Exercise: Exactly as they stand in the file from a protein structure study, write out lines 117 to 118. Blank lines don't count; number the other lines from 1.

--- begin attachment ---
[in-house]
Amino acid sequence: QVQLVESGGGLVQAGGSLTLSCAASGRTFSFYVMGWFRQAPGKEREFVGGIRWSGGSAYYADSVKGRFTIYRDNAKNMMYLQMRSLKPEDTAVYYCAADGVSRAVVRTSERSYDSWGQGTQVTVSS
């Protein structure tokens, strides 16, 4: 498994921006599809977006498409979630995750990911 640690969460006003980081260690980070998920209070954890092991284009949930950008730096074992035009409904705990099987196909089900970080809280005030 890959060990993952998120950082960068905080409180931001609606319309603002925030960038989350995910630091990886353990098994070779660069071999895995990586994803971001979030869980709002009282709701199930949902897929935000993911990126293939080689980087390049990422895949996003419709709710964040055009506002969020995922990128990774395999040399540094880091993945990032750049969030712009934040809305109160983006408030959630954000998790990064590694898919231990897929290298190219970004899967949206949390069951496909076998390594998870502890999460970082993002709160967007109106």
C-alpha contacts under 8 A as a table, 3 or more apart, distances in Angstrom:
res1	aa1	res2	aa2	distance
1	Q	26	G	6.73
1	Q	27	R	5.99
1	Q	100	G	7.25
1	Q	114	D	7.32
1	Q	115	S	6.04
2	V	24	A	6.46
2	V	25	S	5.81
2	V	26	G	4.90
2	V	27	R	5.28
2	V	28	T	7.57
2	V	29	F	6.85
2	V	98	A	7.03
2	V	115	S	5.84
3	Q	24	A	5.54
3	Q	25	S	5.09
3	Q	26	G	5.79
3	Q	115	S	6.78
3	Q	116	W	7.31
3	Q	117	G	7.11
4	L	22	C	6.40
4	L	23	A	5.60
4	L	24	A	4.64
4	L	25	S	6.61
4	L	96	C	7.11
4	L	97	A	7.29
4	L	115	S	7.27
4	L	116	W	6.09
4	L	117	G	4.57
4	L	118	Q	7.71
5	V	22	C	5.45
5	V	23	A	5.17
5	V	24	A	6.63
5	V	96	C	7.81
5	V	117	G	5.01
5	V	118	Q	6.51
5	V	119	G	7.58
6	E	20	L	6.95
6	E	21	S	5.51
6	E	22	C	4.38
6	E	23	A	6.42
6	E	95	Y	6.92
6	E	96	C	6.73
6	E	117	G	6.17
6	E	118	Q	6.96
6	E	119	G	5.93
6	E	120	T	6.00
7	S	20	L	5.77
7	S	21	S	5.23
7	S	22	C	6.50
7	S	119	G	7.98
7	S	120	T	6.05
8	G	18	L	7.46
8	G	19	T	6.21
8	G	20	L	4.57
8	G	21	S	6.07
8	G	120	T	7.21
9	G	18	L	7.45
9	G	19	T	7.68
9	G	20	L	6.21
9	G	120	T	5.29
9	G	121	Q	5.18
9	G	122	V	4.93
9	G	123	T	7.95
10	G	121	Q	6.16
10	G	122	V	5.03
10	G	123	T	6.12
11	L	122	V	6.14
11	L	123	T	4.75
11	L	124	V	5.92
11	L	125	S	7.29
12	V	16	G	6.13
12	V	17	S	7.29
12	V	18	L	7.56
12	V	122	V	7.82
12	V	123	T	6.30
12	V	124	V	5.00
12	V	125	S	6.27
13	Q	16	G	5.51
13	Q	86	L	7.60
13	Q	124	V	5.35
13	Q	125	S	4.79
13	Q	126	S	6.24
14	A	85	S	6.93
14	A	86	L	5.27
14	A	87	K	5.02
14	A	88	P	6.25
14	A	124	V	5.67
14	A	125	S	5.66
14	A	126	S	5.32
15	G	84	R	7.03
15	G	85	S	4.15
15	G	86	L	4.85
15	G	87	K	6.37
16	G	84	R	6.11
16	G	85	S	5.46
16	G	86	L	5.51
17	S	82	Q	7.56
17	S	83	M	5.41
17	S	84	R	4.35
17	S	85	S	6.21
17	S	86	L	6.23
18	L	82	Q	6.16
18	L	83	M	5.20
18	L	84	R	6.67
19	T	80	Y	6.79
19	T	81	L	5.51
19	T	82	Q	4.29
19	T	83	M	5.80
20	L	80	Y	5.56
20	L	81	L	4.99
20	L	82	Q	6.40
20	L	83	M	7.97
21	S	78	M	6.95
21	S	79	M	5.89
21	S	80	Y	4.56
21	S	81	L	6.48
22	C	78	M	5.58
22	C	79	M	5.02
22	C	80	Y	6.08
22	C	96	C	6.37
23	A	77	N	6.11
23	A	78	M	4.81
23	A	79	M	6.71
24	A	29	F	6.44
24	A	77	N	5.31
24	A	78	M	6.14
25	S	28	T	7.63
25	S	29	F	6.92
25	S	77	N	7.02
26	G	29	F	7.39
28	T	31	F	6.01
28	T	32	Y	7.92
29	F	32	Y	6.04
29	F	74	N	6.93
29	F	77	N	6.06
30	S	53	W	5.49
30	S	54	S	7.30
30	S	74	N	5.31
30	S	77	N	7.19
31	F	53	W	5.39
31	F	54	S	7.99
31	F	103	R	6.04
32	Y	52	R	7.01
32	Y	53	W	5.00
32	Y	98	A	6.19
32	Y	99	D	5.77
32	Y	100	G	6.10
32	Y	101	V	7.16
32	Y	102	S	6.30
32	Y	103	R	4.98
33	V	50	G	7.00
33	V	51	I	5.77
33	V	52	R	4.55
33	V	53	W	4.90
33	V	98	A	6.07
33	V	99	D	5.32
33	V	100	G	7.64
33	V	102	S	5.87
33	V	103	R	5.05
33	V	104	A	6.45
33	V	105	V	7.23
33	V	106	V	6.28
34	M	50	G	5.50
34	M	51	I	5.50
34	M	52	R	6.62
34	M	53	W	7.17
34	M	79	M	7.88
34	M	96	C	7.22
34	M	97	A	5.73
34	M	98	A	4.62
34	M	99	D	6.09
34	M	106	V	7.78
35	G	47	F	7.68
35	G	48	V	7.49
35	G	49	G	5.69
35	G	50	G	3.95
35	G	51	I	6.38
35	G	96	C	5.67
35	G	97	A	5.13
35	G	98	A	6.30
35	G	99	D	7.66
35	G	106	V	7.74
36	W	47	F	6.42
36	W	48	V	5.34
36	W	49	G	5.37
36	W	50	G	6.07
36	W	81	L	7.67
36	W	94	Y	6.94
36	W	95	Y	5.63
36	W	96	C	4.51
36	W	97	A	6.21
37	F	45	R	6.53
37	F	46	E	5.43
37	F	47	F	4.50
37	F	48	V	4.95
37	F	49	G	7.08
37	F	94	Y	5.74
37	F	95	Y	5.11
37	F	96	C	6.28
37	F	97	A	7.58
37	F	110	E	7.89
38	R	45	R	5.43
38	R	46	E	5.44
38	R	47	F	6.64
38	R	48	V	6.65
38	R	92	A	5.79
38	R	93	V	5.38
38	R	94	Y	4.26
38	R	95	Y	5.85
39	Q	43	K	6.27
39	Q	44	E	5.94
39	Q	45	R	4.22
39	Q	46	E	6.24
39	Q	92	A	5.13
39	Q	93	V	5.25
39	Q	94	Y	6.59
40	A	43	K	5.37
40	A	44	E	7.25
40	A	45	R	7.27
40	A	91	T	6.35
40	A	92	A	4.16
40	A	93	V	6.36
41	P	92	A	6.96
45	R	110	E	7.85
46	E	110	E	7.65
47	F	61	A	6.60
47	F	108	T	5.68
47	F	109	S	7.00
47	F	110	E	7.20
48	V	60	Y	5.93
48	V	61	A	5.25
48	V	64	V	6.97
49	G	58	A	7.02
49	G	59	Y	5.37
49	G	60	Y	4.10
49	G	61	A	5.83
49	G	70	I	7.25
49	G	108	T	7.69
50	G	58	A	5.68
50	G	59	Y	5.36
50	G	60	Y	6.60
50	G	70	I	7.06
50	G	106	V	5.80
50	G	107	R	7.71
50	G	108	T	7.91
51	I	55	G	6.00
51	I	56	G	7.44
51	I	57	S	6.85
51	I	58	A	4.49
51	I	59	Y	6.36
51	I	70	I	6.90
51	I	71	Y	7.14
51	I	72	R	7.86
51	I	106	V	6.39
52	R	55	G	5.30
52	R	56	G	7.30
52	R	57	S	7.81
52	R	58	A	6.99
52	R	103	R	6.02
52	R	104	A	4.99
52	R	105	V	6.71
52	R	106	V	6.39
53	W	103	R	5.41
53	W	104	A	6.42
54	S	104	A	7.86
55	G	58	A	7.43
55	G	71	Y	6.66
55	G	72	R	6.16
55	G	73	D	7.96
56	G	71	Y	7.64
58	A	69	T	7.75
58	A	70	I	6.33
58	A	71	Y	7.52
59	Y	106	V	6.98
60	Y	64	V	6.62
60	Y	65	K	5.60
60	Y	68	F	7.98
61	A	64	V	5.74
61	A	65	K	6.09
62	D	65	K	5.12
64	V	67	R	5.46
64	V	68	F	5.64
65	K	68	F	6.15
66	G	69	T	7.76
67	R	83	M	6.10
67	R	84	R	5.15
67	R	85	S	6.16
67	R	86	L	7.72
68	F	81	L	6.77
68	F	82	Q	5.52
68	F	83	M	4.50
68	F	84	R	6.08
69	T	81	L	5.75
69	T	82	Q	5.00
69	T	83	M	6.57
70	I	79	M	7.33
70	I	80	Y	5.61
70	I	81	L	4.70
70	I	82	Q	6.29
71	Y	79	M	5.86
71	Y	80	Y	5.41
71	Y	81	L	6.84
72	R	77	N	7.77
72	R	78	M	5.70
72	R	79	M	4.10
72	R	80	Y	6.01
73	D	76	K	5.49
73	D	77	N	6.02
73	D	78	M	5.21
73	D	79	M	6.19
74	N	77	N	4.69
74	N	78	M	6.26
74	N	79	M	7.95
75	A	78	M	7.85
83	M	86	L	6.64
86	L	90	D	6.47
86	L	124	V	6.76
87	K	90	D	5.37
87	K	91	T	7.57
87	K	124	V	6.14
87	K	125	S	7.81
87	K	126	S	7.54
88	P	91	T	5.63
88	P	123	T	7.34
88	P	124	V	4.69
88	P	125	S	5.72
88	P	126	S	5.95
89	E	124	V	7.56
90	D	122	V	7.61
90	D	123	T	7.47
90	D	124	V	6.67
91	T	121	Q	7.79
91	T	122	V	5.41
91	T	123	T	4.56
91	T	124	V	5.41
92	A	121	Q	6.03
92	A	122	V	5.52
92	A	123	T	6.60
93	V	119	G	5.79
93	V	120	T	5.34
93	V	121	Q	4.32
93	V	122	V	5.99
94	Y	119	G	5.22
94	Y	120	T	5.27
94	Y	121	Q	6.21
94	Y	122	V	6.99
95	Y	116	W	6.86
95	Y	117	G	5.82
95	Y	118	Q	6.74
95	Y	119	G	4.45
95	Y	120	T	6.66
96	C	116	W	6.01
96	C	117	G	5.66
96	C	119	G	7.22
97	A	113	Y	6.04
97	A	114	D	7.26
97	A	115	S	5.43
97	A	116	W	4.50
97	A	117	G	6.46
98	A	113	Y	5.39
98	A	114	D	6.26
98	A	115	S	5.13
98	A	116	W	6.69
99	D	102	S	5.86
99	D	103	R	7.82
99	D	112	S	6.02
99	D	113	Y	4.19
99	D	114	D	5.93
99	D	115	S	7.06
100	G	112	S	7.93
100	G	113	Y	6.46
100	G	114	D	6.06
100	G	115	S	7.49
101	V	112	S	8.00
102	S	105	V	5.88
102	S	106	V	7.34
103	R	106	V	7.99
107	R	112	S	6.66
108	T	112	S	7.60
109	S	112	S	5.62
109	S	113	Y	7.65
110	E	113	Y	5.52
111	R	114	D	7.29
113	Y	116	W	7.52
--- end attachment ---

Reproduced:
20	L	83	M	7.97
21	S	78	M	6.95